Arizona Education Board Votes To Require Students Learn About The Holocaust, Other Genocides
The Arizona State Board of Education voted Monday to make learning on the Holocaust and other genocides requirements for middle and high school students.
Instruction on these subjects have been a part of the board’s History and Social Science standards since 2018. Now the board is emphasizing their importance by adding them to the minimum course of study and competency goals and graduation requirements for Arizona students.
This change mirrors a House bill that was introduced earlier this year, but died when the Legislative session was cut short due to COVID-19.
“We don’t have that much time left with our Holocaust survivors and to do something like this to enshrine their powerful message — both of history and what happened — but also of hope to making sure that it never happens again, I think is one of the most important things that the board can do," said state Rep. Aaron Lieberman, one of the bill’s sponsors, during the board's Monday meeting.
He cited a recent study which found that two-thirds of Gen Z and Millennials surveyed in Arizona did not know that 6 million Jews died in the Holocaust. Esther Basch, a Holocaust survivor, and her daughter Rachel Basch Turet can attest to this. They told the board that many of the people they speak with know about World War II, but have no idea of "the extent of horrors that happened to the Jews in Europe.” Basch's story has had a great impact on the many schools the pair have spoken at, her daughter said.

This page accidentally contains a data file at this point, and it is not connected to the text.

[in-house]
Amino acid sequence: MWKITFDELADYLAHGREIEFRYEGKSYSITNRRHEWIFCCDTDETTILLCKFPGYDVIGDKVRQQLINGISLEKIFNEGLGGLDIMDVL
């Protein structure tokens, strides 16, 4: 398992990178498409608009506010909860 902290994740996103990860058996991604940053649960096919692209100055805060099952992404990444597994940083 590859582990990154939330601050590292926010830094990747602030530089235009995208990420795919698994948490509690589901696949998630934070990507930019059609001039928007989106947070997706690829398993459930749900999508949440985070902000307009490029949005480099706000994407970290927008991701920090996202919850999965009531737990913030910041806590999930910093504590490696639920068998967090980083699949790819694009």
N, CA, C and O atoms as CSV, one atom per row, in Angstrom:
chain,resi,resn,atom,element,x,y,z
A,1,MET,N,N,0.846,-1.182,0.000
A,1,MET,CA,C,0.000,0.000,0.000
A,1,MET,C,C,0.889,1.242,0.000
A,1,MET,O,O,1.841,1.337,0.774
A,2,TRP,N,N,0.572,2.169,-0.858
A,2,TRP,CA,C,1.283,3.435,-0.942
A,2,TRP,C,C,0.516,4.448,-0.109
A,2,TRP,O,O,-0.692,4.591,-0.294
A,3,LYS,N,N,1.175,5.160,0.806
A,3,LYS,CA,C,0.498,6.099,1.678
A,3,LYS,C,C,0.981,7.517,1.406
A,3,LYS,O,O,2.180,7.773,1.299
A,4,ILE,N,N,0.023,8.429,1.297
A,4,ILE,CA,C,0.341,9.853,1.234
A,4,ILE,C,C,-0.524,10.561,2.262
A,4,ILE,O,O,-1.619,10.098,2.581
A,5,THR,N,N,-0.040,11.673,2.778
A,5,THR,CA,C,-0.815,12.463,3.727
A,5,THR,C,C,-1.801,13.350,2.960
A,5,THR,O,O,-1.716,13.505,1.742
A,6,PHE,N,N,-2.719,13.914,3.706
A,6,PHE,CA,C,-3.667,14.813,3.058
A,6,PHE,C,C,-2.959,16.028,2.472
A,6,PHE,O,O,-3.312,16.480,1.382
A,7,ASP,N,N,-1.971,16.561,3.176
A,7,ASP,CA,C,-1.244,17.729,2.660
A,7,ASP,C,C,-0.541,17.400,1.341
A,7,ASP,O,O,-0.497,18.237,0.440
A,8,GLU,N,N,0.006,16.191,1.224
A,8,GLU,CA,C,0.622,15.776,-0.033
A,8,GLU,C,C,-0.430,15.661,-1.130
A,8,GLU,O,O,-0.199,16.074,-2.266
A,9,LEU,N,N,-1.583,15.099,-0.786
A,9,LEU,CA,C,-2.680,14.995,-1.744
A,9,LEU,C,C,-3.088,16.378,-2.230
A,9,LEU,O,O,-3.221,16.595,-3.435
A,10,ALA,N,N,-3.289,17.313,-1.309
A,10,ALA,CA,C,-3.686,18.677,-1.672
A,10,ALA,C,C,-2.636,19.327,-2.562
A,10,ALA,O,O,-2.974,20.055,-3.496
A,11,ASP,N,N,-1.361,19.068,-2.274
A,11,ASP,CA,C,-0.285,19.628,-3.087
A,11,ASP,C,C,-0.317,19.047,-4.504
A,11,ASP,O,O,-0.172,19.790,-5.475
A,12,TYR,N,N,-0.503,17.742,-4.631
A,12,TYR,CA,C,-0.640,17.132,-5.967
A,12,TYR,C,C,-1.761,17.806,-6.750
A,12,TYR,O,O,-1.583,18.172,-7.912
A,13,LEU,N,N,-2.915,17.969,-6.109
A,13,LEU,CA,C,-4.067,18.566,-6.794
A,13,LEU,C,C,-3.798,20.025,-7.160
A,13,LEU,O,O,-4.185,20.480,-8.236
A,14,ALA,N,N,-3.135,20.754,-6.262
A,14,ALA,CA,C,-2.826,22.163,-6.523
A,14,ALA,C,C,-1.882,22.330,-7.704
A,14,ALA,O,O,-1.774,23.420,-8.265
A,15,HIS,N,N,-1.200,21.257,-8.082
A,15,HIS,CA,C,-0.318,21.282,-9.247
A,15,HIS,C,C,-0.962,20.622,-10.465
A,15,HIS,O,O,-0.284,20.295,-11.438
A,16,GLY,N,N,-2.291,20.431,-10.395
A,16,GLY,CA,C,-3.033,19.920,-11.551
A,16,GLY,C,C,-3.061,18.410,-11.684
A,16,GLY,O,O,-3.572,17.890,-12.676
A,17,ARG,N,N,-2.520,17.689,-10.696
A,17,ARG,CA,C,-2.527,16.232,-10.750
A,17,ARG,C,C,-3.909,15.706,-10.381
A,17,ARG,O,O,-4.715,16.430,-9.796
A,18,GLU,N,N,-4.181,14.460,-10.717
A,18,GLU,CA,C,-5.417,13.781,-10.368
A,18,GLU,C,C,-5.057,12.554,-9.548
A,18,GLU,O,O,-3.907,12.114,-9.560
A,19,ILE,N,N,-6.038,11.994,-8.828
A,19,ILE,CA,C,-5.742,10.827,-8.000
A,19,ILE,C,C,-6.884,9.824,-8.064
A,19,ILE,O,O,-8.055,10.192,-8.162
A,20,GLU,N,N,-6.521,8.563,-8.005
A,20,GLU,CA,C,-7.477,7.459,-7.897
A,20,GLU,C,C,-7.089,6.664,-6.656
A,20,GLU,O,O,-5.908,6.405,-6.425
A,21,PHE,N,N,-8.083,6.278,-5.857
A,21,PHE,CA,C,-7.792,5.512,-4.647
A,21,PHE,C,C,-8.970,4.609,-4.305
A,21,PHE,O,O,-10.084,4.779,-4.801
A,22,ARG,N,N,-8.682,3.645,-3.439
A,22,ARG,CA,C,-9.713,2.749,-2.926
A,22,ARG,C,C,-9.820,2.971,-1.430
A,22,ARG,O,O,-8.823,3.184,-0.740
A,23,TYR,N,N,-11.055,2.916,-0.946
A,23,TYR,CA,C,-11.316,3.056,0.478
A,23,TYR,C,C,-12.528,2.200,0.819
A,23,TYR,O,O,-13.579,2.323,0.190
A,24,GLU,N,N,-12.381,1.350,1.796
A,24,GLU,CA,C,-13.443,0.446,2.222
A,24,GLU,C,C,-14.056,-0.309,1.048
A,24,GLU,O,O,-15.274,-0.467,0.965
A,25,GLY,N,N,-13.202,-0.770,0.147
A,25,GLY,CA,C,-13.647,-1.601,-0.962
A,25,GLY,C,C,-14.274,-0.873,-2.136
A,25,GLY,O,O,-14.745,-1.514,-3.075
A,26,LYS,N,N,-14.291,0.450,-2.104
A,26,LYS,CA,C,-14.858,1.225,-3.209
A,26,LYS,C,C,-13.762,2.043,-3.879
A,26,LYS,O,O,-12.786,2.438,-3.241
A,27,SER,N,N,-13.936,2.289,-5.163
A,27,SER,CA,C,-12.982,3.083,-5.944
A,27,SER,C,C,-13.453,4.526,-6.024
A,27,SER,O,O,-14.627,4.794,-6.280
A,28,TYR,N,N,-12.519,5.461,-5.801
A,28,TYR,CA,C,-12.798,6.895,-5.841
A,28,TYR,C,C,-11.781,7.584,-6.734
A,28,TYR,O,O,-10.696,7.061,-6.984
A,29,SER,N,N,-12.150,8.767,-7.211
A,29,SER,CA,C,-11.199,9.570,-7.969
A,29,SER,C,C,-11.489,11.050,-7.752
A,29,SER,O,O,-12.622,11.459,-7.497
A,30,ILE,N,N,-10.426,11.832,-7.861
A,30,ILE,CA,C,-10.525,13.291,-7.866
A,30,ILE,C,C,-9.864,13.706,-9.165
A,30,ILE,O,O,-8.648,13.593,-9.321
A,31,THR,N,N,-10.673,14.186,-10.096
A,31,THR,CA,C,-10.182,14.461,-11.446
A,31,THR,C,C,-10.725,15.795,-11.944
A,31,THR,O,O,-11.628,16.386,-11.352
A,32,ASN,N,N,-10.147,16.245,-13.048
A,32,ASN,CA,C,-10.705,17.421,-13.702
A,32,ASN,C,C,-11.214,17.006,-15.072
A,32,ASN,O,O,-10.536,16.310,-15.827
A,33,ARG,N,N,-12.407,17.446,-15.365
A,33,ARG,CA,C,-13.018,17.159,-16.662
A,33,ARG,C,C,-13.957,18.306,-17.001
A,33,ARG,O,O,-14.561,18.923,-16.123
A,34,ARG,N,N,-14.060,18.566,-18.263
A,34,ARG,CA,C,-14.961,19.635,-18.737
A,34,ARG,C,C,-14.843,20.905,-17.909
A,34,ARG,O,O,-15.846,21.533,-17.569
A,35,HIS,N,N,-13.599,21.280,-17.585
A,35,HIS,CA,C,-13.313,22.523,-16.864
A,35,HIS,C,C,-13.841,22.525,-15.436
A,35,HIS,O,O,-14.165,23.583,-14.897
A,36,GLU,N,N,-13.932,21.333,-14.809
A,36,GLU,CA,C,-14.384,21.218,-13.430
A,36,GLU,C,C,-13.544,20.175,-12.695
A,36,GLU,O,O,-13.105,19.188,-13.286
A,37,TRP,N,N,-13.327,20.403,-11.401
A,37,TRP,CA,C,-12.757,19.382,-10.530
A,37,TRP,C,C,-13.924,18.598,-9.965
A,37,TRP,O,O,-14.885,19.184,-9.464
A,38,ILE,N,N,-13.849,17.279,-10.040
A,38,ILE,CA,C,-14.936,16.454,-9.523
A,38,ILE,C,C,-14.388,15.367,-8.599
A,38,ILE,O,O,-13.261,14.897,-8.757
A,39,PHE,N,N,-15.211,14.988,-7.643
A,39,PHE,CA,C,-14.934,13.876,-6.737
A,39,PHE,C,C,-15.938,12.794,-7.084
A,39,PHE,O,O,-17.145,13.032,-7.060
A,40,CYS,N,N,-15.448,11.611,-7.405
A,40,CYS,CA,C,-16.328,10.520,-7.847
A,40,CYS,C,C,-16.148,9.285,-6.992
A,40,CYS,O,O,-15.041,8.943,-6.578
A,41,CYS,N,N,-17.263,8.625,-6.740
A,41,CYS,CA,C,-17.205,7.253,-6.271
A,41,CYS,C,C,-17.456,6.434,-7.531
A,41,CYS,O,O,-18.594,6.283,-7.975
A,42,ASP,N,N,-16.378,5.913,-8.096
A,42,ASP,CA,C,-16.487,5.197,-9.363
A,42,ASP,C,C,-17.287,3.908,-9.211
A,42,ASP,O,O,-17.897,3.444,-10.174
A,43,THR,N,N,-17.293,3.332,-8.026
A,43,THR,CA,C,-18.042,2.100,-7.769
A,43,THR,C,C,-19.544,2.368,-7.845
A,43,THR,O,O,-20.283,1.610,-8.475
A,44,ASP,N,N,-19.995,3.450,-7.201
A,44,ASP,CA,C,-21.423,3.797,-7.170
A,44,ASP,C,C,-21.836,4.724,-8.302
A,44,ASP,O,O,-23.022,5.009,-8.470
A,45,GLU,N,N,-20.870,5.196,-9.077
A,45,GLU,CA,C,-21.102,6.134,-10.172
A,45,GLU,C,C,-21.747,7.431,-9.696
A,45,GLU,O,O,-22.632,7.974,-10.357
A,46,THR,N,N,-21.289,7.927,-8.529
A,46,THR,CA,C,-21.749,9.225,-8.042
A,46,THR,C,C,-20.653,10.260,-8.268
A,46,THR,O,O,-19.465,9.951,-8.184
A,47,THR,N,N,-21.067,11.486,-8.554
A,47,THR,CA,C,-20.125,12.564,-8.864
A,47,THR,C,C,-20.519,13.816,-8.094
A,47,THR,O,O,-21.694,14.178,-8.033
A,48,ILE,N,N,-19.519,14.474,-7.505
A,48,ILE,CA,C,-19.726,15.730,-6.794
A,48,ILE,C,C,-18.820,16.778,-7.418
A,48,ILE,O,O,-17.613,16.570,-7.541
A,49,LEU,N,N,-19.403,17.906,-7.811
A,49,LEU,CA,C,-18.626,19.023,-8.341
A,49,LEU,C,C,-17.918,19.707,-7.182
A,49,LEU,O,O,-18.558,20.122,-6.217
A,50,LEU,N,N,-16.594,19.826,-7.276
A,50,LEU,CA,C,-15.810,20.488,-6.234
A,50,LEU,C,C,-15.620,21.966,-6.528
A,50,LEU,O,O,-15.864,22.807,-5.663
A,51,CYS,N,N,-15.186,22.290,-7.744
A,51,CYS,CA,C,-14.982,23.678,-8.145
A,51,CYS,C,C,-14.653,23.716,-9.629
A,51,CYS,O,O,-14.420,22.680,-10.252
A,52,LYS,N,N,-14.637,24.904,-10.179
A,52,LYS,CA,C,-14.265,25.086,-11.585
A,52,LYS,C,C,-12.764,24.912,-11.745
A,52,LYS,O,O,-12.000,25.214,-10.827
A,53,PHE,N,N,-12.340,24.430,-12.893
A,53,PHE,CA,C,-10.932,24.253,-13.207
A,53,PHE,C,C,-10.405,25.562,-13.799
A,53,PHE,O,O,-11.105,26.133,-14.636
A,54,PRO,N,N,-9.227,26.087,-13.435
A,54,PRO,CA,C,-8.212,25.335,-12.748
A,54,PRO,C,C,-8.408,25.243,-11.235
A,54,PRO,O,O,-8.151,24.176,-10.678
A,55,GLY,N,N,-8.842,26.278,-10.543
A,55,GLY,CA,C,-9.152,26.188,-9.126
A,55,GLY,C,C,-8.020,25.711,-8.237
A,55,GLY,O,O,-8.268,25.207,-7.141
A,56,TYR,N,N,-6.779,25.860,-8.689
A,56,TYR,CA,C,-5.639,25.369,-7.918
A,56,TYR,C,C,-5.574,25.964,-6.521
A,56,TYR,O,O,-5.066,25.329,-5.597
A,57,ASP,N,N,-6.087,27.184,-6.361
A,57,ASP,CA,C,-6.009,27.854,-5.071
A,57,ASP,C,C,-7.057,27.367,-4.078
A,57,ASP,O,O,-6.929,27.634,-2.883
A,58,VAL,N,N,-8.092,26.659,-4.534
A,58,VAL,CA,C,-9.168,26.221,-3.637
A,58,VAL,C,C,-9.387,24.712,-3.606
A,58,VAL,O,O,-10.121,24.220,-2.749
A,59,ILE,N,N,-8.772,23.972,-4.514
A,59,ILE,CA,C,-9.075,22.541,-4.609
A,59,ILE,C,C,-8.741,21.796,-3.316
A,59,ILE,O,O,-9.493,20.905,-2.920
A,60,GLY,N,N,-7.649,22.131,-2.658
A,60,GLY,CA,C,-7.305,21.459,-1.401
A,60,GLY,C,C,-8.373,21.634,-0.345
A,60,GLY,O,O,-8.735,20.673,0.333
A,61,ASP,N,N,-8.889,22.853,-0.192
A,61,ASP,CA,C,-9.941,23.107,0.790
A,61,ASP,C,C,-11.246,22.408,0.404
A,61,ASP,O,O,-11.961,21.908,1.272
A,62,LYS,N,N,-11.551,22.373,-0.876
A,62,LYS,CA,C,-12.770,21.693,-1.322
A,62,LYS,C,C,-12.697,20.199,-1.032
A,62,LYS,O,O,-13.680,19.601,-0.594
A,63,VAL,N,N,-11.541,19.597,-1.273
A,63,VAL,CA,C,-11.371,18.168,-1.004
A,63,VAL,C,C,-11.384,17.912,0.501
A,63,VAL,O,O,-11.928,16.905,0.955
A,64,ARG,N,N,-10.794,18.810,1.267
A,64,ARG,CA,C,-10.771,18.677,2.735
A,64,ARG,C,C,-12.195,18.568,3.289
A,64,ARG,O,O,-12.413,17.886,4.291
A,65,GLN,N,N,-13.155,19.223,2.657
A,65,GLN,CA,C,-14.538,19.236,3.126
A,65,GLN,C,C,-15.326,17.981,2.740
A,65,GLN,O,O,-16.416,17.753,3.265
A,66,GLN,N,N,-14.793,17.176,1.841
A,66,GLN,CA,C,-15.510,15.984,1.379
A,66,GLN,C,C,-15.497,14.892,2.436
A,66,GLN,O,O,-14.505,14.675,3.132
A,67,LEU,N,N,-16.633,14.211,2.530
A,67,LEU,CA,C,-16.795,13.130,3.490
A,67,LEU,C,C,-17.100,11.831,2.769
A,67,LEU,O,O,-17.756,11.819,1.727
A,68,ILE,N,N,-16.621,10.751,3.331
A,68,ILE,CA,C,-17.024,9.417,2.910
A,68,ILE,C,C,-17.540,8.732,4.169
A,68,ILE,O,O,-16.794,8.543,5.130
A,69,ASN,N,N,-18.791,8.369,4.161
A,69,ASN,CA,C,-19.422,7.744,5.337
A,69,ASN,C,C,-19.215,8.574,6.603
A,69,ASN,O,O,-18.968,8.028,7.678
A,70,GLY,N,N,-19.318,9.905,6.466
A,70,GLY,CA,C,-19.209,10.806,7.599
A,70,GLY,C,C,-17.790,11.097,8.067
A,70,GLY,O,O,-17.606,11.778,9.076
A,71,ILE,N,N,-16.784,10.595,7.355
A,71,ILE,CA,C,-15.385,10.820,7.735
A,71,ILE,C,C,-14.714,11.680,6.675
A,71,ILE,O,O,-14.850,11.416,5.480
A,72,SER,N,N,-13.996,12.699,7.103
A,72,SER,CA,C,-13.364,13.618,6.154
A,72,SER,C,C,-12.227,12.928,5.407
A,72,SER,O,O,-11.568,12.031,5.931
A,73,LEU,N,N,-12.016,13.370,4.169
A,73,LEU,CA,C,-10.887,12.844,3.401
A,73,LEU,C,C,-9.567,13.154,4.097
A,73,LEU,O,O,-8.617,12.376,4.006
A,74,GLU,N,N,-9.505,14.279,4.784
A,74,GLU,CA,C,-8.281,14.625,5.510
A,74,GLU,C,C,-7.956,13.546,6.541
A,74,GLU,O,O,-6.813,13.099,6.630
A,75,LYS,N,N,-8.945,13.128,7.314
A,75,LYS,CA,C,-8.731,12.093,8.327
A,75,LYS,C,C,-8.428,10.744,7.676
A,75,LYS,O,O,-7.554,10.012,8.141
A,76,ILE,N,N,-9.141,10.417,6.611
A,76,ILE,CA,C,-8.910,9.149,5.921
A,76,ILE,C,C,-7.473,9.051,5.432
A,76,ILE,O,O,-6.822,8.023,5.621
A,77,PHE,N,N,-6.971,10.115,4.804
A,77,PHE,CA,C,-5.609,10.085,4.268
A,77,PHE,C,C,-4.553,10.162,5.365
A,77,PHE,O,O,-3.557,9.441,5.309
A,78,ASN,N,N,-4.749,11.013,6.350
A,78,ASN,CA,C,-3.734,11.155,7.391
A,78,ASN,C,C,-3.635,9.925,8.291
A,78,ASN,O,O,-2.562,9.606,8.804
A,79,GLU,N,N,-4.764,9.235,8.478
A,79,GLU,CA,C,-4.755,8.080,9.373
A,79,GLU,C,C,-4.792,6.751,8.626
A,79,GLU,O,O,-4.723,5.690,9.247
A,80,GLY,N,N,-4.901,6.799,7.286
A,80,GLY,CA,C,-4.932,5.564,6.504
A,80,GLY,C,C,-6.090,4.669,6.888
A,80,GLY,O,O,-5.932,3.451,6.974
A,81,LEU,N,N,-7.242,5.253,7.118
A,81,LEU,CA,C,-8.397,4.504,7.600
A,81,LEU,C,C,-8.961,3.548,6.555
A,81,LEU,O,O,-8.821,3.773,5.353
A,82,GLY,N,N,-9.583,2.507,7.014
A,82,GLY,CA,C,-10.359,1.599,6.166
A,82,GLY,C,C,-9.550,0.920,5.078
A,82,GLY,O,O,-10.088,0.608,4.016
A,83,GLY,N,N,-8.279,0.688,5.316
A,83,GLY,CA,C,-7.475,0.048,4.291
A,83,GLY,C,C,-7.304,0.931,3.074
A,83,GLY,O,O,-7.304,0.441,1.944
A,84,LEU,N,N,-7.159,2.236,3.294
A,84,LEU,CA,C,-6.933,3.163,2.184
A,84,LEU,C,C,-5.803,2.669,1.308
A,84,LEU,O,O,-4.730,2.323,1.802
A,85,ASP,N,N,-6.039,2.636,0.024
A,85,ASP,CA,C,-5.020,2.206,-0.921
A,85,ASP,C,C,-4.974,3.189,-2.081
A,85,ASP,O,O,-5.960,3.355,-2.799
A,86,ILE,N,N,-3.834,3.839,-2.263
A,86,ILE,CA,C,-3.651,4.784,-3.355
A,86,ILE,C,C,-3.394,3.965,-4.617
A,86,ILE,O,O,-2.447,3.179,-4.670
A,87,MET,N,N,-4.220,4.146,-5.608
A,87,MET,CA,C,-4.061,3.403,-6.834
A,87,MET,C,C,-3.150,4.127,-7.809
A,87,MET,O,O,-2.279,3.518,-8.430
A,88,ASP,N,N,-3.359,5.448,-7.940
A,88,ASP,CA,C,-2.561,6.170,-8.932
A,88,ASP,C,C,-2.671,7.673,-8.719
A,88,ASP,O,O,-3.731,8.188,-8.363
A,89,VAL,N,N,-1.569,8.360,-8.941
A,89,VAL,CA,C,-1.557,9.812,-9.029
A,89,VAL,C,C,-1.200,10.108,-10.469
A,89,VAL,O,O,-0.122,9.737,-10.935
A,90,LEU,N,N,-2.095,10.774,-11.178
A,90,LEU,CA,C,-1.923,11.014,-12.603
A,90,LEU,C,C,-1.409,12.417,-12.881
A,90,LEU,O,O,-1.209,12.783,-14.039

"We've received a lot of a letters from high school students saying how grateful they are for mom to tell her story and even have made promises that they would never let something like this happen again," Basch Turet said. "But in order to have that mindset ... first (they) have to know what it is that they're not going to let happen again."
Basch Turet said that's where Holocaust education comes in, adding that it teaches students to have empathy for other people.